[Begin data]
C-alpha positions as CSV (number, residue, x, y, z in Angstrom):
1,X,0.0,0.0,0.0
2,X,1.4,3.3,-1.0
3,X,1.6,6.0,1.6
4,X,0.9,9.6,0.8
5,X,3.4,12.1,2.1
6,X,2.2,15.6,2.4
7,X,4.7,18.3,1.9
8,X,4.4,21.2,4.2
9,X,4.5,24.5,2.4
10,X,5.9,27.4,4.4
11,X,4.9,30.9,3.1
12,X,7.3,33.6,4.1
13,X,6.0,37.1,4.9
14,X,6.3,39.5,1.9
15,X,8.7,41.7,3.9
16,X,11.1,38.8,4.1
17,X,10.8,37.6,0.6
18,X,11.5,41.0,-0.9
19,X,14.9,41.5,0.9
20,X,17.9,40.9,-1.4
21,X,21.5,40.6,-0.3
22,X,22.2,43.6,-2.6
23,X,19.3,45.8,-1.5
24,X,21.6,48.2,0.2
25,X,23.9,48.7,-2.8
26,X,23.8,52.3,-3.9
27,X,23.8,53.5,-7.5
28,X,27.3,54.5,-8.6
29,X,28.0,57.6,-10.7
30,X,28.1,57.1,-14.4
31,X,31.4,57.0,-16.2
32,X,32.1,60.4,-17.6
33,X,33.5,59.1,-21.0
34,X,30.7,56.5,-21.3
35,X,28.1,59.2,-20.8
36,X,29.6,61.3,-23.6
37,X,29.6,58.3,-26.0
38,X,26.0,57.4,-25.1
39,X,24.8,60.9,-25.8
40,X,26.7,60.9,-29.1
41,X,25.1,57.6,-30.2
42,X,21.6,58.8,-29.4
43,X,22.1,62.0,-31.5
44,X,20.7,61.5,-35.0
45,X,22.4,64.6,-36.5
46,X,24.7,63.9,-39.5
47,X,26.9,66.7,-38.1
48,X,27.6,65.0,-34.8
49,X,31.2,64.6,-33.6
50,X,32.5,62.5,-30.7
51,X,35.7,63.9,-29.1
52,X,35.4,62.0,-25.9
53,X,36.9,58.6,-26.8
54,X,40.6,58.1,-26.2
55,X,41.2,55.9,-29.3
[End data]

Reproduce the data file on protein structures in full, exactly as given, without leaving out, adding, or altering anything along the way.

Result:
C-alpha positions as CSV (number, residue, x, y, z in Angstrom):
1,X,0.0,0.0,0.0
2,X,1.4,3.3,-1.0
3,X,1.6,6.0,1.6
4,X,0.9,9.6,0.8
5,X,3.4,12.1,2.1
6,X,2.2,15.6,2.4
7,X,4.7,18.3,1.9
8,X,4.4,21.2,4.2
9,X,4.5,24.5,2.4
10,X,5.9,27.4,4.4
11,X,4.9,30.9,3.1
12,X,7.3,33.6,4.1
13,X,6.0,37.1,4.9
14,X,6.3,39.5,1.9
15,X,8.7,41.7,3.9
16,X,11.1,38.8,4.1
17,X,10.8,37.6,0.6
18,X,11.5,41.0,-0.9
19,X,14.9,41.5,0.9
20,X,17.9,40.9,-1.4
21,X,21.5,40.6,-0.3
22,X,22.2,43.6,-2.6
23,X,19.3,45.8,-1.5
24,X,21.6,48.2,0.2
25,X,23.9,48.7,-2.8
26,X,23.8,52.3,-3.9
27,X,23.8,53.5,-7.5
28,X,27.3,54.5,-8.6
29,X,28.0,57.6,-10.7
30,X,28.1,57.1,-14.4
31,X,31.4,57.0,-16.2
32,X,32.1,60.4,-17.6
33,X,33.5,59.1,-21.0
34,X,30.7,56.5,-21.3
35,X,28.1,59.2,-20.8
36,X,29.6,61.3,-23.6
37,X,29.6,58.3,-26.0
38,X,26.0,57.4,-25.1
39,X,24.8,60.9,-25.8
40,X,26.7,60.9,-29.1
41,X,25.1,57.6,-30.2
42,X,21.6,58.8,-29.4
43,X,22.1,62.0,-31.5
44,X,20.7,61.5,-35.0
45,X,22.4,64.6,-36.5
46,X,24.7,63.9,-39.5
47,X,26.9,66.7,-38.1
48,X,27.6,65.0,-34.8
49,X,31.2,64.6,-33.6
50,X,32.5,62.5,-30.7
51,X,35.7,63.9,-29.1
52,X,35.4,62.0,-25.9
53,X,36.9,58.6,-26.8
54,X,40.6,58.1,-26.2
55,X,41.2,55.9,-29.3